Three Types of Crops Preppers May Want to Consider
Kevin Felts 01.28.19
In this article we are going to discuss three types of crops preppers may want to consider. Hopefully, this will provide the foundation for starting survival seed stockpile.
With so many seeds why just three? It would take a book to discuss even a portion of the crops we could grow, so let’s start with just three.
When planning a survival garden consider planting three types of crops:
- Steady production
- One Time Production
- Easy Storage
Lets start off with crops once they start producing will continue to produce for several weeks, or even several months. In all examples, production depends on weather, rain, soil conditions… etc.
- Beans – Contender, Roma II, Pinto.
- Cucumber – Pickling, Straight 8.
- Okra – Clemson Spineless, Longhorn.
- Peppers – Banana, Bell, Jalapeno, Tabasco.
- Tomatoes, especially grape tomatoes
- Squash and Zucchini – Acorn, straight neck yellow summer squash, and Zucchini.
Once these plants start producing they should provide a harvest every few days. Difference types of squash will produce differently, as will peppers and tomatoes. Some of my best harvest from tomatoes have been from grape tomatoes. Just a few plants kept my family stocked with bite sized tomatoes through the early – mid summer.
In 2018 I grew Tabasco and Jalapeno peppers, and the Tabasco greatly outproduced the Jalapeno. Personally, I like Banana peppers to eat with a meal, and Jalapeno to cook with. Just one or two Tabasco peppers go a long way.
One Time Production
Generally these are crops that will give one one or two bountiful harvest.
- Corn – Yellow Dent, Truckers Delight, G90.
- Greens – Turnips, Radishes, Rutabagas, Spinach.
- Onions – 1015Y, green onions.
- Peas – Purple hull, Silver Skin Crowder. Sometimes peas will provide a couple of harvest.
When these crops are ready to harvest, a lot of time and energy is dedicated to harvesting.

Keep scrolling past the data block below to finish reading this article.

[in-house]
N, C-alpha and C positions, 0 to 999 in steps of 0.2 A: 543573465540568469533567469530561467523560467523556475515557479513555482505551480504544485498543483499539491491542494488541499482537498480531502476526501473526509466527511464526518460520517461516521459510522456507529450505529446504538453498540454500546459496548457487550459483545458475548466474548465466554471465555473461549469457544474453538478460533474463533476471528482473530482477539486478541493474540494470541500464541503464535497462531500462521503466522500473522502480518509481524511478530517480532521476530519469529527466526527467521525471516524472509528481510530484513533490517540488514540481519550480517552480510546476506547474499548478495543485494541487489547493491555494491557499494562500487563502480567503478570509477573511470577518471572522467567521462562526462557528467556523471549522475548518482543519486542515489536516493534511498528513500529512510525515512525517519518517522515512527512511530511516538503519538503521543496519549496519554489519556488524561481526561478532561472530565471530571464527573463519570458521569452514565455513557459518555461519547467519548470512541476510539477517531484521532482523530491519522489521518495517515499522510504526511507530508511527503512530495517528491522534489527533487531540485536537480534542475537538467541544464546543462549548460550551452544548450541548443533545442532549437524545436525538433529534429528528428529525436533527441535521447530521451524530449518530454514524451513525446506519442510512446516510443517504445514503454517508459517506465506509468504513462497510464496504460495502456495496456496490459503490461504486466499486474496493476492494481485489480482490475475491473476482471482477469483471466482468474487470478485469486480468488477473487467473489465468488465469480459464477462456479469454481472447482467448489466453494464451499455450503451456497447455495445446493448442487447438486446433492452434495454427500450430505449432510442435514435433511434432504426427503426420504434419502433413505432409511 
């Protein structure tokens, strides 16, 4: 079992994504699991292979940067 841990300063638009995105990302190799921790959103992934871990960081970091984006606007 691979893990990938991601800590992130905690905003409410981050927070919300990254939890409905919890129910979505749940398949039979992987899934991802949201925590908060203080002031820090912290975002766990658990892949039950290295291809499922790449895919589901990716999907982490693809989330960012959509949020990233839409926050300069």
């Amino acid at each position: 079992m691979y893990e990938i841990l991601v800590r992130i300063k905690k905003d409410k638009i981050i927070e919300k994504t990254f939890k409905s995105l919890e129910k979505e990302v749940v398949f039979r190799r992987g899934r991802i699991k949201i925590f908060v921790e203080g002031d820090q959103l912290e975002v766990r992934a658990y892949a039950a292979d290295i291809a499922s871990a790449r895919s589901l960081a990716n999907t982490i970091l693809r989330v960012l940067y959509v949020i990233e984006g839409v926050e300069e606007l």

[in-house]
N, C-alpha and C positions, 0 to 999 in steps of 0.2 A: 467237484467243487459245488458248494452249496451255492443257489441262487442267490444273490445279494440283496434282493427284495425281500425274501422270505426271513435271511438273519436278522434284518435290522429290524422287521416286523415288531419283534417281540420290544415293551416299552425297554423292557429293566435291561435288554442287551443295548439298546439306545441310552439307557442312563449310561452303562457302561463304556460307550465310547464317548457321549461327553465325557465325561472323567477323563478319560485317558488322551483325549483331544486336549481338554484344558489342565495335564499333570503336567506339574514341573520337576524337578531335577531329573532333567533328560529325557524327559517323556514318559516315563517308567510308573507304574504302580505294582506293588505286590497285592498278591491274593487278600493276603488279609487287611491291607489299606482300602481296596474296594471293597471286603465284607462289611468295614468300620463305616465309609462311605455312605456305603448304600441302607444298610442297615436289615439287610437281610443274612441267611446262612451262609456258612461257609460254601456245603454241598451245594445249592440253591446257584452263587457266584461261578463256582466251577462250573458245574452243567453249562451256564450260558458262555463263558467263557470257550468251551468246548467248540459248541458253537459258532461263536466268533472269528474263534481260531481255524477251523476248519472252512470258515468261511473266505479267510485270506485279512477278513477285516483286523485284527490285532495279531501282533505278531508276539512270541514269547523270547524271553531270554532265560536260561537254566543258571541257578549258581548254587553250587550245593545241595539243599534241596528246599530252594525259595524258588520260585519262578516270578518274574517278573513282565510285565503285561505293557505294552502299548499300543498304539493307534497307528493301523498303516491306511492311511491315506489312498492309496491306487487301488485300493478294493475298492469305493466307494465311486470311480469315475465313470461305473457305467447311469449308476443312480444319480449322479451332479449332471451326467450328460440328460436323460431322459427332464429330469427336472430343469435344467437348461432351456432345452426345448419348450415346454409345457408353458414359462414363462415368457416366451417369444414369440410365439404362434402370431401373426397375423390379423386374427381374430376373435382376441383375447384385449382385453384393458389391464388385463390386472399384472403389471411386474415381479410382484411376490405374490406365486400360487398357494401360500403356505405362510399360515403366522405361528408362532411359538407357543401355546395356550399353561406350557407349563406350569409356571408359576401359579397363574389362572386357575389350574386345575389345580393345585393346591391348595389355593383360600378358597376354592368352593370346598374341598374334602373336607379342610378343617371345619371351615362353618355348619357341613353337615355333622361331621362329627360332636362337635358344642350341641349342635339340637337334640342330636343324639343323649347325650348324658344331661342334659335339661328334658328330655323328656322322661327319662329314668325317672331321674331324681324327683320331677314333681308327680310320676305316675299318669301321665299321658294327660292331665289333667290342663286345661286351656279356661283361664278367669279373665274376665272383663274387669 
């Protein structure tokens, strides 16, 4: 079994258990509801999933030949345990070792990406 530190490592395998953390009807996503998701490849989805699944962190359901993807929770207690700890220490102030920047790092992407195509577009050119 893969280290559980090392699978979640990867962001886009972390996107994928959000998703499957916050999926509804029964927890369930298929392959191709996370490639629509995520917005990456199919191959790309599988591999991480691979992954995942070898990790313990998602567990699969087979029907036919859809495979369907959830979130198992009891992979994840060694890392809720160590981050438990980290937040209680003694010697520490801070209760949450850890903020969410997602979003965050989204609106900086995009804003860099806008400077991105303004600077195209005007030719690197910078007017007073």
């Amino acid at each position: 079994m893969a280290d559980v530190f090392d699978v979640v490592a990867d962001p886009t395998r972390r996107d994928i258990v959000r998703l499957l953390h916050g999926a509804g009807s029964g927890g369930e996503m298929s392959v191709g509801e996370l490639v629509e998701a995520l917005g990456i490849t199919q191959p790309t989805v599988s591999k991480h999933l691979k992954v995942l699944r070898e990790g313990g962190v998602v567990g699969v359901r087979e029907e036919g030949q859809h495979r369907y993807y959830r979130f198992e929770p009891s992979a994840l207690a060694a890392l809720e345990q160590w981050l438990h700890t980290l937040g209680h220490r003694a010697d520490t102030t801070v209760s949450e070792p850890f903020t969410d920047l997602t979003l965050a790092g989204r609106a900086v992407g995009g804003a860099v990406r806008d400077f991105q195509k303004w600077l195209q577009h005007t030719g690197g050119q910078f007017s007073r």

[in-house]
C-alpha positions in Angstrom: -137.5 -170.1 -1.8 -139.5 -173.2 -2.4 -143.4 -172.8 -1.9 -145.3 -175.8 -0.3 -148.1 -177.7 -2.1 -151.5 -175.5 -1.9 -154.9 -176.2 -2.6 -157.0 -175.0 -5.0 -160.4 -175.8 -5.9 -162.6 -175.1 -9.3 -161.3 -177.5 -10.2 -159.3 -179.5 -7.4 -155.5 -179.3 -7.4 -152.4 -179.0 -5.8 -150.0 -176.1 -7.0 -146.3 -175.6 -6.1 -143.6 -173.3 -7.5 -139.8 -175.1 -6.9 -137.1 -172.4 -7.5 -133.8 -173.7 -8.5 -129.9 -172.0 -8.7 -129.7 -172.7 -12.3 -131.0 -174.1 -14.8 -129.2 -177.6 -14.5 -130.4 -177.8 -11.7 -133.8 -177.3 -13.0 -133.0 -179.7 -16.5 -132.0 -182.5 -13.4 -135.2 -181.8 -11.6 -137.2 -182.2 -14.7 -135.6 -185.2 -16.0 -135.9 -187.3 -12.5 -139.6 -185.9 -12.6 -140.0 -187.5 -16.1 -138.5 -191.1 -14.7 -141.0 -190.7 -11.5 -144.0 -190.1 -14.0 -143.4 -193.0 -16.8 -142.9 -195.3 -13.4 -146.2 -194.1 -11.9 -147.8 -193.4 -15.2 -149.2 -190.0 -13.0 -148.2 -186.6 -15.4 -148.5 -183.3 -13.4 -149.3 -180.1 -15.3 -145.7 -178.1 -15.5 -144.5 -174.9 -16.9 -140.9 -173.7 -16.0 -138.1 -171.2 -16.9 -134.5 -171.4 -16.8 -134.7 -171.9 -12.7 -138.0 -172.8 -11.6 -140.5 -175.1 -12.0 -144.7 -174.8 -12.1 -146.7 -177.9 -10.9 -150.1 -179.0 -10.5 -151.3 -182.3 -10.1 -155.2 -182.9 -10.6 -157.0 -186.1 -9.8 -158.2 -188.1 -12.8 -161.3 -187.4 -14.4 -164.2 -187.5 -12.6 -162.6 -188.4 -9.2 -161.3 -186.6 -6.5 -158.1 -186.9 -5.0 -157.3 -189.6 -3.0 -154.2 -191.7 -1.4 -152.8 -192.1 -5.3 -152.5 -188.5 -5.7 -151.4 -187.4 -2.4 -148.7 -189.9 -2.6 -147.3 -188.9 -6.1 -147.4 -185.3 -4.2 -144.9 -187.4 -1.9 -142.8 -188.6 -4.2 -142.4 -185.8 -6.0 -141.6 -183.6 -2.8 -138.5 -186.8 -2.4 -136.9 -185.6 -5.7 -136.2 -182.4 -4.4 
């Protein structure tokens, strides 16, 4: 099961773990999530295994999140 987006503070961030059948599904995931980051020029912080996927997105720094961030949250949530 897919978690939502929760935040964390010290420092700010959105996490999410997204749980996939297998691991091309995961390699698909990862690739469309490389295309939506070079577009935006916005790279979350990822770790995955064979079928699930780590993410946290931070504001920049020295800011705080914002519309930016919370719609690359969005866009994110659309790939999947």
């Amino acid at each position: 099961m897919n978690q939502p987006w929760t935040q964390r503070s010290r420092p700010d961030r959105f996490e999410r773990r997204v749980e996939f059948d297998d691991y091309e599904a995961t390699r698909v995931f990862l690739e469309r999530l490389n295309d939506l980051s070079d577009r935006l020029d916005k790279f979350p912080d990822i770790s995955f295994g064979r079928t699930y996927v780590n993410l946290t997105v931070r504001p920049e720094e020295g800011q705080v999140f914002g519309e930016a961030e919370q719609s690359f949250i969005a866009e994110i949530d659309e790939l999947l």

Several years ago there was a patch of purple hull peas planted here on the farm. Those pea plants produced enough peas we filled the bed of a short wheel base 1/2 ton Chevy Truck.
Some crops are a lot easier to store than others. Some can be left on the plant to dry, then harvest. While others can be stored in a cool dry location for several months.
- Winter Squash
What about canning? Not everyone has a pressure canner, or books on canning, or even cases of jars. Drying beans, peas, and corn is a lot easier than using a pressure cooker to store dozens, or even hundreds of jars.
When my dad was a young man, his dad would leave the corn on the plant until it dried. Once dried the corn would be shucked, then stored in a barn.
Potatoes are stored in a barn between layers of hay. The last time I grew potatoes, they were stored in bushel baskets which were kept in a store room. Straw separated the layers of potatoes, and were kept like that for almost a full year.
Some people store onions in panty hose with knots tied in the hose between onions. Allowing air to circulate around onions will increase their storage life.
One of the best crops a prepper could stockpile seeds for would have to be peas and beans. They are easy to grow, good producers, healthy, and easy to store.
Some of my favorite beans and peas:
- Purple hull pea
- Contender snap bean
- Roma II snap bean
For those of you on the fence about gardening, stay tuned and I will walk you through the process. Gardening season is just around the corner, so stay tuned.